Birmingham to feed 40,000 famlies
Yesterday the World Food Programme asked Birmingham's leading NGO to take responsibility for feeding 40,000 families in Sri Lanka for 3 months.
Obviously this is good news, but it sounds a very slow response to something that happened on 26th December. Stories on BBC news indicate that there is a lot of confusion on the ground - something I was worried might happen.
I am told, however, that since Friday, the Department for International Development have refused to fund a project in Banda Aceh. If that turns out to be true then that is quite worrying. I cannot really think of anywhere more in need of International Development than Banda Aceh. I will check this out tomorrow.
The following is the most recent report from IR (thanks also to the Church of the Latter Day Saints (aka The Mormons)).
A great earthquake occurred at 00:58:50 (UTC) (7:58:50 AM local time) on Sunday, December 26, 2004. The magnitude 8.9 event has been located off the west coast of Northern Sumatra. The quake reported as the world's fifth-largest quake in a century triggered a speeding tsunami that crashed into Indonesia, Sri Lanka and 10 other countries, drowning thousands. Sources mention the total number of dead could reach over 150,000. One of the world's largest relief efforts is under way to help the millions of victims of the Asia quake.
The confirmed death toll from the Indian Ocean earthquake is still rising more than a week after the disaster. The worst-hit country, Indonesia, now says more than 94,000 people died there alone, as total deaths near 140,000. The UN believes the true number killed by the sea surges may never be known as many bodies have been washed out to sea. Sri Lanka and India say they are almost ready to give up on more than 11,000 people still unaccounted for.
In the worst hit area - Indonesia's northern Aceh province - planes carrying supplies are arriving regularly at the main airport and US, Indonesian, Australian and Malaysian military aircraft are ferrying aid to areas of need. But there have been frantic scenes as mobs of desperate survivors scramble to retrieve air-dropped supplies.
UNICEF said it had reports of children dying of pneumonia in Aceh. Many in refugee camps were sick from a variety of ailments, as well as terrible wounds sustained when the tsunami hit. In Banda Aceh and other towns, thousands of rotten corpses still lay in the streets. A Health Ministry official said he had no reports of a cholera outbreak, but the risk was very high. More than 100,000 people are living in temporary shelters and camps in Indonesia alone, many suffering from diarrhoea, fever, respiratory infections, headaches and stomach problems.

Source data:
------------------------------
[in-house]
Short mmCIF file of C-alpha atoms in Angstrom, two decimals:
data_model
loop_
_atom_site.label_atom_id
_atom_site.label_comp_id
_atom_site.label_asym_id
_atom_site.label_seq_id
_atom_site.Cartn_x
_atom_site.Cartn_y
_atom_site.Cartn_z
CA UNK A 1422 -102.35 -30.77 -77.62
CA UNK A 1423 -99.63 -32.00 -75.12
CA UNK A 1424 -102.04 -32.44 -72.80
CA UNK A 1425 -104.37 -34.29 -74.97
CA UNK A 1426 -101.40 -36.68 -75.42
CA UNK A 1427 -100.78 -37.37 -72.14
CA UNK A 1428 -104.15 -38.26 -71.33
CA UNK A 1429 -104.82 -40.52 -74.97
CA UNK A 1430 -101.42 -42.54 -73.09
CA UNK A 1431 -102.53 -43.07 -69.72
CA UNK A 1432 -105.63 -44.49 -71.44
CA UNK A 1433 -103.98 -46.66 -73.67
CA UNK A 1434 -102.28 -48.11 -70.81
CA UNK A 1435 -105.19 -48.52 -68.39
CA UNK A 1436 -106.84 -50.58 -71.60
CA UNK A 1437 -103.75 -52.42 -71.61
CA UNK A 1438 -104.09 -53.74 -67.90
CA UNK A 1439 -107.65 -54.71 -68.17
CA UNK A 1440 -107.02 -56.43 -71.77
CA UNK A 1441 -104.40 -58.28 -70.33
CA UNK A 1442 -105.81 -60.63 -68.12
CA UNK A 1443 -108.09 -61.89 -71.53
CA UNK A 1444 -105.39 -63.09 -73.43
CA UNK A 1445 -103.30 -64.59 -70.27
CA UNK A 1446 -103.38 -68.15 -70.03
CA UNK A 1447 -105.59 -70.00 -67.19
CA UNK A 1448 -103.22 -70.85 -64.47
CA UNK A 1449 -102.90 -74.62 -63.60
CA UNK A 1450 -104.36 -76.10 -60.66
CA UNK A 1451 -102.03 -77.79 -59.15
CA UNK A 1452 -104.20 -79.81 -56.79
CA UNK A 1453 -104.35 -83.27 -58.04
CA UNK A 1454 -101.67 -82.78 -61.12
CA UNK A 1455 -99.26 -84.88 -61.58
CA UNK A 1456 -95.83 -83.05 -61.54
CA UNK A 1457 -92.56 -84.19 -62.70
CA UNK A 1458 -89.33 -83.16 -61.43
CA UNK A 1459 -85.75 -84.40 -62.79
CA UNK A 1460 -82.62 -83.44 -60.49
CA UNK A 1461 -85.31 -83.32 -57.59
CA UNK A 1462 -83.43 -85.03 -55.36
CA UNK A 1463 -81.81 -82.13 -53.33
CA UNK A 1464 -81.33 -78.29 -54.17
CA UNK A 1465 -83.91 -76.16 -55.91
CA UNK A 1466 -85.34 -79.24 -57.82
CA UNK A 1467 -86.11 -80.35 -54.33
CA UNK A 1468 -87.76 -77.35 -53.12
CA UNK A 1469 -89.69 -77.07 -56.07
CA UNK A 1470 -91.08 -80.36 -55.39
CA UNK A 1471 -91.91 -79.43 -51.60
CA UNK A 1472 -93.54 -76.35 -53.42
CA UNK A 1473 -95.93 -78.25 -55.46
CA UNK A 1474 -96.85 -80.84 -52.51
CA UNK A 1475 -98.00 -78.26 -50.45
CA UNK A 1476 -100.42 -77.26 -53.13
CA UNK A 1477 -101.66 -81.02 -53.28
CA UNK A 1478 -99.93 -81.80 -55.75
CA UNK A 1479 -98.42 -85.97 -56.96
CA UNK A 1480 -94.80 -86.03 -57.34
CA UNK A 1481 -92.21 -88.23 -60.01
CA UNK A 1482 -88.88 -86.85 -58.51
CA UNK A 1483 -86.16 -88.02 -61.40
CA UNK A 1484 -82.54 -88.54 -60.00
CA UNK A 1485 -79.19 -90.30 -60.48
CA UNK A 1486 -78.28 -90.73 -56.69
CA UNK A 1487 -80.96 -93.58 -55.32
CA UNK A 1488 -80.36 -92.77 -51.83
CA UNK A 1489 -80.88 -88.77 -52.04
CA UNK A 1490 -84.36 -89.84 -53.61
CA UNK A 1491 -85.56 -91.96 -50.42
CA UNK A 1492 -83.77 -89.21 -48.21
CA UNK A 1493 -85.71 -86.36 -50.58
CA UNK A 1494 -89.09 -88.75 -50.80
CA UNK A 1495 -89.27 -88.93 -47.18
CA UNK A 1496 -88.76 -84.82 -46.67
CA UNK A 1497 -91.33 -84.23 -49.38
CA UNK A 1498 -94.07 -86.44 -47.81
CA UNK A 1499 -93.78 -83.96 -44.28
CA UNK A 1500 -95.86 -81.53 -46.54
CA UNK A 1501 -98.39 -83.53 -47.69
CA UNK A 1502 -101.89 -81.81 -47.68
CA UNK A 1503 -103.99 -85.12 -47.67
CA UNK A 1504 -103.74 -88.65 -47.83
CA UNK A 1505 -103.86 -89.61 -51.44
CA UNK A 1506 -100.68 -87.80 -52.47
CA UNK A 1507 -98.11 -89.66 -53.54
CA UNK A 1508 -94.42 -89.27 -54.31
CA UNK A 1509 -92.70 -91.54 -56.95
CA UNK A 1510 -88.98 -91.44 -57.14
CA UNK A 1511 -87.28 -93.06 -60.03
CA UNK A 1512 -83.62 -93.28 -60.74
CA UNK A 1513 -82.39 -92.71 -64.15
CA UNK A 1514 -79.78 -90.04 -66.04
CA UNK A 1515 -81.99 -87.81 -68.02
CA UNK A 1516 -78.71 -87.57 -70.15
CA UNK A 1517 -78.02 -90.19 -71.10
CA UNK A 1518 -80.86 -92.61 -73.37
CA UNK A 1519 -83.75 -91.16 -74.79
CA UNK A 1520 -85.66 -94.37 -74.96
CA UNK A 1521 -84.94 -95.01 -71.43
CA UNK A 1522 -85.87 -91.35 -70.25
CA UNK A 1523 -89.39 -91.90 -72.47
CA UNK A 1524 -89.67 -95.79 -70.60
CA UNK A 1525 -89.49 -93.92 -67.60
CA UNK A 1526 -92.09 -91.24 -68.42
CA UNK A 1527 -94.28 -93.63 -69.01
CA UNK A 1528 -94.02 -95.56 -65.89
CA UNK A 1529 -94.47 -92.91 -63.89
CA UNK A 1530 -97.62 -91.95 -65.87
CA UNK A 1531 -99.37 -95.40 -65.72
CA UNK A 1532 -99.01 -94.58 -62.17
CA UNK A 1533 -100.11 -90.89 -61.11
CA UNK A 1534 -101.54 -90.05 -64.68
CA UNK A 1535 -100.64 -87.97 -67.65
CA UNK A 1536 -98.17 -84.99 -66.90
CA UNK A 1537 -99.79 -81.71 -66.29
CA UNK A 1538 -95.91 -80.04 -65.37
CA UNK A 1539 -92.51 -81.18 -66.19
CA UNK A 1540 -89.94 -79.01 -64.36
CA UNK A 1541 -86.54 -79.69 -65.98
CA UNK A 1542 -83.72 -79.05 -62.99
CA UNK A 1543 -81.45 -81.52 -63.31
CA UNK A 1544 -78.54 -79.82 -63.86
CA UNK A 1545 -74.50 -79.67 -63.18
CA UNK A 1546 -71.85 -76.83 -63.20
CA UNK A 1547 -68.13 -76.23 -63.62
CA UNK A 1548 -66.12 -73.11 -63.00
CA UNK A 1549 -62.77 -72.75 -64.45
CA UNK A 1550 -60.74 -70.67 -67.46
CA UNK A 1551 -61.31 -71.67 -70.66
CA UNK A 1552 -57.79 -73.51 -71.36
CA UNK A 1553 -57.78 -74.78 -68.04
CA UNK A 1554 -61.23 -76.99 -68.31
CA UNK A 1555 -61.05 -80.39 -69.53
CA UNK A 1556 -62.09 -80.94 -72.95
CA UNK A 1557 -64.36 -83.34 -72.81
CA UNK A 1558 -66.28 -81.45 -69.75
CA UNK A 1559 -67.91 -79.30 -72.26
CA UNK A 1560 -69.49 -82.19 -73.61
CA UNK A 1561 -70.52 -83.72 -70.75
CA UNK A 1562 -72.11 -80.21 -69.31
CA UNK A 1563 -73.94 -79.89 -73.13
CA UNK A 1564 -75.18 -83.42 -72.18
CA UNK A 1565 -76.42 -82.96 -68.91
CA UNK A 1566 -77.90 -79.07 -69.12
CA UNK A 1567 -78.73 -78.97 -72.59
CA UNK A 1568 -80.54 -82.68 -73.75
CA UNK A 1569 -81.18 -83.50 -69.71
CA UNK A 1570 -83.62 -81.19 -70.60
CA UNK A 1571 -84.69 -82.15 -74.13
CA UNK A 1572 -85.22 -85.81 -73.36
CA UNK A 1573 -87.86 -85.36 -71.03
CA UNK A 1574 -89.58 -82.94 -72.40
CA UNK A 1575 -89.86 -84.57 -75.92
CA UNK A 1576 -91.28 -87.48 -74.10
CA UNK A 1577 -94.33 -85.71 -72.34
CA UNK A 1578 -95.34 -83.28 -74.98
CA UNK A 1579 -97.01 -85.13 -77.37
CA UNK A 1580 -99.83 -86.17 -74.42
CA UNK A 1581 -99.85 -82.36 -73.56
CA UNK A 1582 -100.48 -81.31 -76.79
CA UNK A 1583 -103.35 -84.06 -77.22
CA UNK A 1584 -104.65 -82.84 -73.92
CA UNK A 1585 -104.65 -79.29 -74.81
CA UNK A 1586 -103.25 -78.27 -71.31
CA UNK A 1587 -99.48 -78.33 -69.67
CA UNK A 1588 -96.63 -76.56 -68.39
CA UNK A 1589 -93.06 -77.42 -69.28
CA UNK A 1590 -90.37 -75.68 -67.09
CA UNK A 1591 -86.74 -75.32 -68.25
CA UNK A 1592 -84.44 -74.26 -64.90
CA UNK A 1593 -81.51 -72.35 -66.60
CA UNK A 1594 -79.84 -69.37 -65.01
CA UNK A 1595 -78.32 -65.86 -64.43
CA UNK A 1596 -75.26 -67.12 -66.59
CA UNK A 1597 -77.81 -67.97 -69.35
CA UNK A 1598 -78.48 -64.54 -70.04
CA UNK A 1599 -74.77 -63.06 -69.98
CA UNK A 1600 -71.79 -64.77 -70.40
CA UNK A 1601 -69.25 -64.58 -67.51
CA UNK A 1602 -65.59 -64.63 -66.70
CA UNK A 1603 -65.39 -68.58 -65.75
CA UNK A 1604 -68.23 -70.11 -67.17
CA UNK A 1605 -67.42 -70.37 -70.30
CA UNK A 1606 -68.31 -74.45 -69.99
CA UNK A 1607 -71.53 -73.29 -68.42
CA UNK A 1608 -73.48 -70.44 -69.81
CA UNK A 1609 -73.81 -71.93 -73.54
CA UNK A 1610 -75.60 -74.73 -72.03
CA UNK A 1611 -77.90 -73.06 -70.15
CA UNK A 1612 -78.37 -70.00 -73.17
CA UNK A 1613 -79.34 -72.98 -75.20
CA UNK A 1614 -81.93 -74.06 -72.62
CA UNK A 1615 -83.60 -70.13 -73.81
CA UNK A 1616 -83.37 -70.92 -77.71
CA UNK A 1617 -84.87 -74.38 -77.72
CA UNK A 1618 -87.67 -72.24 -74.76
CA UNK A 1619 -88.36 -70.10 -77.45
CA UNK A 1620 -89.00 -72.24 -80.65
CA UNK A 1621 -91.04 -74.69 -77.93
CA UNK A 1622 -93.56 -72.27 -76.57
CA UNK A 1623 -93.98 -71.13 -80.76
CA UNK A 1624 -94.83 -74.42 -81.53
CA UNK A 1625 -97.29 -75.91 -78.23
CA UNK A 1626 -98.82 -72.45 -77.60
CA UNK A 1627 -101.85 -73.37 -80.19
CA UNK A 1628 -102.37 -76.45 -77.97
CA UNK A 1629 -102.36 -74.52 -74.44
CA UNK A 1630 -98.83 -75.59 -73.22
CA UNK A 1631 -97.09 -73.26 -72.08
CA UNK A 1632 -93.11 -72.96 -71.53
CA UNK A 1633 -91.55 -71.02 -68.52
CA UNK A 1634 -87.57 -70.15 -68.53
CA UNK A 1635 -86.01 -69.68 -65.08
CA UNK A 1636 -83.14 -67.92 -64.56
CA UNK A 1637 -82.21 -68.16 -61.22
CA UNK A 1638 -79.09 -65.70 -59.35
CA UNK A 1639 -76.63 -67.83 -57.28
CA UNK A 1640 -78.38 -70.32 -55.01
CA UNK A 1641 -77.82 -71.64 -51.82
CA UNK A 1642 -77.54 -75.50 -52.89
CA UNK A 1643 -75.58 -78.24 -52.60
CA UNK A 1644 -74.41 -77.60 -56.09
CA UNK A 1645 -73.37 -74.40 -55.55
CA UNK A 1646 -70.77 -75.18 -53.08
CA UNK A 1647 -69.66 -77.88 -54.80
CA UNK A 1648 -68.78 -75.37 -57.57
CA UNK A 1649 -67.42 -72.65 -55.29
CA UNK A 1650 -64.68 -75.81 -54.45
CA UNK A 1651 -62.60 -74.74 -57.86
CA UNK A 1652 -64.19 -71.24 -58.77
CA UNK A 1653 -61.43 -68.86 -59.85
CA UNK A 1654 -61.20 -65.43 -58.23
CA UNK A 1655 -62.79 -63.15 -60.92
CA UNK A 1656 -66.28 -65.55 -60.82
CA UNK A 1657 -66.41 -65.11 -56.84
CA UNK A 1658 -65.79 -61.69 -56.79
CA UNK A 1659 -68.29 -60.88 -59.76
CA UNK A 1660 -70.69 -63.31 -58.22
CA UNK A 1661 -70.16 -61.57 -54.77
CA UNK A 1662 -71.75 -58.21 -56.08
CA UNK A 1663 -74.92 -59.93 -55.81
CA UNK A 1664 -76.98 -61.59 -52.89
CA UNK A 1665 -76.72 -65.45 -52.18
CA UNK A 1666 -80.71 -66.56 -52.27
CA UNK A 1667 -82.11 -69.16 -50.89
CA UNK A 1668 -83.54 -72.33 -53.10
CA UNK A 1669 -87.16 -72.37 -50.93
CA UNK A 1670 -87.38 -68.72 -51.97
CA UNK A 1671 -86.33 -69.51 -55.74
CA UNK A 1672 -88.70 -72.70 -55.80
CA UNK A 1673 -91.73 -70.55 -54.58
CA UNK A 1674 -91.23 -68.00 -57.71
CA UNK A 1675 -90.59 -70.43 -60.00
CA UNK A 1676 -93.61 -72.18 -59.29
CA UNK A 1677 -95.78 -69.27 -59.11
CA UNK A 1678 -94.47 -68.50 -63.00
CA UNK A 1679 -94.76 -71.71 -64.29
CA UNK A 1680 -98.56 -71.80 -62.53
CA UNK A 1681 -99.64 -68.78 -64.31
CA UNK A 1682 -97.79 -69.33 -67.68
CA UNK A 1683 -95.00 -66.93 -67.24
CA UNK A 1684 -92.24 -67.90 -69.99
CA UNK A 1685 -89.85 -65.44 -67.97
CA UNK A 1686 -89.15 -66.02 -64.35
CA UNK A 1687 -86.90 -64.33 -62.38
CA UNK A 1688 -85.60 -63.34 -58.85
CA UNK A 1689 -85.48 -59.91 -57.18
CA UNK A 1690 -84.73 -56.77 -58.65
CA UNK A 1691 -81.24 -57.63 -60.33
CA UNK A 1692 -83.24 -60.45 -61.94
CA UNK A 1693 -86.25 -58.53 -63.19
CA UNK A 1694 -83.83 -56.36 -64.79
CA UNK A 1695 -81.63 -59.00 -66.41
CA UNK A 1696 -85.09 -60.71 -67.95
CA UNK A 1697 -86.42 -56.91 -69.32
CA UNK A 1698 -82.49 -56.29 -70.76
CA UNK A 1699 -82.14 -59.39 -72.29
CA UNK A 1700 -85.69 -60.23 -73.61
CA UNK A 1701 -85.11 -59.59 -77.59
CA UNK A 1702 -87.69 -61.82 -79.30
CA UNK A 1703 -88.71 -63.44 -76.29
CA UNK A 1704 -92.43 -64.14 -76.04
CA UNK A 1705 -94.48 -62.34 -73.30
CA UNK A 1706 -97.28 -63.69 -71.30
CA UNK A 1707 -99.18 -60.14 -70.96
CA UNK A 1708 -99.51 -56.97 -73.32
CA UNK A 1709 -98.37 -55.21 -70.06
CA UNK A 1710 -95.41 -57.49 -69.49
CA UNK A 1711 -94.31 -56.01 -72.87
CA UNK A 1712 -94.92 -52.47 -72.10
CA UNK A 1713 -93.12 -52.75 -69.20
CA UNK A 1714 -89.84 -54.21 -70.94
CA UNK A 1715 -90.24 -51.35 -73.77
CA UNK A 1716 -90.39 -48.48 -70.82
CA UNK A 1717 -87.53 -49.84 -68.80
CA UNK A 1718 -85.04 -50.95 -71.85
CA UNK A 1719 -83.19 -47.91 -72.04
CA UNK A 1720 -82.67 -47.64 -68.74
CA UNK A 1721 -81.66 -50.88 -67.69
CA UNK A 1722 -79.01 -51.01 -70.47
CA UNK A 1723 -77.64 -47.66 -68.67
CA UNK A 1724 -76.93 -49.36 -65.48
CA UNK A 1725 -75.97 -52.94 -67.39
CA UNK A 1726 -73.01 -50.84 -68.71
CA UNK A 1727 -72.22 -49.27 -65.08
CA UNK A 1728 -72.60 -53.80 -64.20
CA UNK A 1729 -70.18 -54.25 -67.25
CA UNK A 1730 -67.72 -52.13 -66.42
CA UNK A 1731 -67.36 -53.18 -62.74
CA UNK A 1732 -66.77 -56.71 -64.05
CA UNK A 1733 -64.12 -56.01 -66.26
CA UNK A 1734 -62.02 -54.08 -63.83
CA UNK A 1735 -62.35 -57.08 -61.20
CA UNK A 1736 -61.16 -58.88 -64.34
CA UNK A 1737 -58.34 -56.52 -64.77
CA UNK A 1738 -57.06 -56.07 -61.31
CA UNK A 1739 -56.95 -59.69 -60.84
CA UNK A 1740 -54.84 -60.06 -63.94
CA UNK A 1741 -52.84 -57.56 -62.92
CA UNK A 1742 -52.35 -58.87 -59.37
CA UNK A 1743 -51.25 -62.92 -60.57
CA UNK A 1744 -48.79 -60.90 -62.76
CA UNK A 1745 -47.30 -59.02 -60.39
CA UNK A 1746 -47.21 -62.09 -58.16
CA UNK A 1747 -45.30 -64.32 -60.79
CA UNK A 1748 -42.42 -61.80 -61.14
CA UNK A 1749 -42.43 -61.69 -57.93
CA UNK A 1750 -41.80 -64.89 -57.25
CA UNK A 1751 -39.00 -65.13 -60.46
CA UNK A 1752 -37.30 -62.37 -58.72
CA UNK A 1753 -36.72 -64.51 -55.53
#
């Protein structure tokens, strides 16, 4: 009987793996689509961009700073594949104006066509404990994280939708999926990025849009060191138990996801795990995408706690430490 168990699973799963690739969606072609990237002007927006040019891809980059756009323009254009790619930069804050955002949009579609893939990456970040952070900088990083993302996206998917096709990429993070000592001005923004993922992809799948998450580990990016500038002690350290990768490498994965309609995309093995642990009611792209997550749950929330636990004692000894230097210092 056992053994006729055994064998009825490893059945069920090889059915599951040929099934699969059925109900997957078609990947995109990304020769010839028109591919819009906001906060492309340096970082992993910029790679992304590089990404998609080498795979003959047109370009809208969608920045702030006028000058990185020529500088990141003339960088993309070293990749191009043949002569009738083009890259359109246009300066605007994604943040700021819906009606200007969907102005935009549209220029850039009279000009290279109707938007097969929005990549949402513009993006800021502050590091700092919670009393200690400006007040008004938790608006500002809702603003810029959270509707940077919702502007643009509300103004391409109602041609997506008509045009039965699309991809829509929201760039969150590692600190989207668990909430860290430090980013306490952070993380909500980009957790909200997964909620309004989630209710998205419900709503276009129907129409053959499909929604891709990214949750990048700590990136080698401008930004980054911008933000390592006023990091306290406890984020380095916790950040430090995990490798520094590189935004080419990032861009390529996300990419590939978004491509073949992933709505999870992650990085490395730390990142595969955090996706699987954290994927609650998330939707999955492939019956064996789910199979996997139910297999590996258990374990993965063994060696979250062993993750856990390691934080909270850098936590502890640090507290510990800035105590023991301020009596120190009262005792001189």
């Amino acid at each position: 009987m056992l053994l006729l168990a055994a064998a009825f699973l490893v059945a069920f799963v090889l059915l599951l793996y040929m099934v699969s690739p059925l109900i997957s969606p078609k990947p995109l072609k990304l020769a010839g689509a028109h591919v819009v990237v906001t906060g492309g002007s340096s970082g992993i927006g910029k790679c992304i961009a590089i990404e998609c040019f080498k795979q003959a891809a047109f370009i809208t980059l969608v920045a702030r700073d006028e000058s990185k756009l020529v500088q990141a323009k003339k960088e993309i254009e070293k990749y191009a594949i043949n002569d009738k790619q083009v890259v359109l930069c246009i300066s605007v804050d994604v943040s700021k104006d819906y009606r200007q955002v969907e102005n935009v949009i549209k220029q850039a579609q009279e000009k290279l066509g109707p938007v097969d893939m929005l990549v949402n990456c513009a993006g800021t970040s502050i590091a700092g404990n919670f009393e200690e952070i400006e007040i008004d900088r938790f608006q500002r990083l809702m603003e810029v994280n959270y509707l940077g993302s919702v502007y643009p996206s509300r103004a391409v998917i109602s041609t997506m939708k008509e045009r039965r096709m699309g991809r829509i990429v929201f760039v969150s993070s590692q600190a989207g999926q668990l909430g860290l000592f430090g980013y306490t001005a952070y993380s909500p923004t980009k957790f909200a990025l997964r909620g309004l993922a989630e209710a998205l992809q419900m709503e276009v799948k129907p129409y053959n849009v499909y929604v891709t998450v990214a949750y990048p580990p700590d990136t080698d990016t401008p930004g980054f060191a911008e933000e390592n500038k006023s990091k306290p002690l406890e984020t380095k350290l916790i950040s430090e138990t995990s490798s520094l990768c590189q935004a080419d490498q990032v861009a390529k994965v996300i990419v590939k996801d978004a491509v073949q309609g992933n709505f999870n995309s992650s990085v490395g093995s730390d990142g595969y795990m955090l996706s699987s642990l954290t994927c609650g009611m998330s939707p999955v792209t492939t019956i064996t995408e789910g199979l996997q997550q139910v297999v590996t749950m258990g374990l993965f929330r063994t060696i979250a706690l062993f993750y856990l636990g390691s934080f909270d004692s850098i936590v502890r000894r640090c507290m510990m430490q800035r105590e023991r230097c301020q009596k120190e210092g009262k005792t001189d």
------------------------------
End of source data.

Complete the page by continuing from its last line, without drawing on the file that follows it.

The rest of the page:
In Sri Lanka, aid officials said that while supplies were now pouring in, some well-intentioned donors were clogging up the distribution network with unnecessary items.
Casualty figures (as at 3 January 2005, 12:39 GMT)
1. Indonesia: 94,081
2. Sri Lanka: 29,744
3. India (inc Andaman and Nicobar Is): 9,451
4. Thailand: 5,046
5. Somalia: 142
6. Burma: 53
7. Maldives: 74
8. Malaysia: 67
9. Tanzania: 10
10. Seychelles: 1
11. Bangladesh: 2
12. Kenya: 1
Source: Government officials
Islamic Relief’s Action
• Islamic Relief has launched a £4,000,000 target appeal.
• Islamic Relief has allocated an initial £1,000,000 for relief and rehabilitation intervention in the region, with a focus on Indonesia (Aceh) and Sri Lanka.
1. A plane sent by IR USA with donations from the Church of Latter Day Saints has arrived in Medan (North Sumatra). The contents of the plane are as follows:
o 40,000 pounds (weight) of medical supplies: surgical tools,
o medical devices, gloves, sponges, bandages, gowns, test tubes, blood pressure cuffs, etc.
o .20,000 pounds (weight) of first aid supplies: bandages, aspirin,
o disinfectants, etc.
o 28,000 individual hygiene kits: soap, toothpaste, combs,
o washcloths, etc.
o 40,000 pounds (weight) of clothing and shoes
2. According to the UN ninety percent of the logistical problems of delivering aid to the tsunami affected people are in Aceh because the communities are more remote, because the damage was much bigger, because the roads are more damaged (and) because the airstrips are fewer and they are more damaged.
3. IR will focus its efforts on the Eastern Province and in particular Ampara district.
o Activity 1: Distribute NFIs to 10,000 families including:
• Hygiene & Family Kits (each kit will include 2 bars of laundry soap; 2 bars of bathing soap; 5 toothbrush; 1 pack of toothpaste; 2 towels; 1 large mosquito net; 5 plates; 2 glasses; 2 cups; 2 spoons, 1 large mugs, sanitary towels) – with hygiene promotion.
• Kitchen Sets
• Jerry cans
• Plastic sheeting
• Water purifiers
o Activity 2: Support 2,000 displaced families to return to partially damaged homes by providing reconstruction materials for home cleaning and repair.
o Activity 3: Provide 10 latrines per camp across 50 camps.
4. IR has so far distributed 432 hygiene kits in Ampara district.
5. The following relief items are being procured at the moment:
Clothing pack for 2,600 people
Baby mosquito net
6. A proposal have been submitted to fundraising division which aims to focus on affected families of the Ampara district in the Eastern Province, in the vicinity of Kalmunai town (particularly villages of Maruthamunai, Karaithivu and Sainthamaruthu).
In kind donations have arrived in Indonesia from France
o 88 kg of sheets
o 504 kg of nappies
o 300 kg hygiene kits
o 1296 kg of clothes and shoes
o 208 kg toys
• A wide body Cargo plane carrying about 160,000 Ib of medical supplies and hygiene kits is due to arrive at 3am on 3 January local time in Indonesia (with thanks to Church of Latter Day Saints).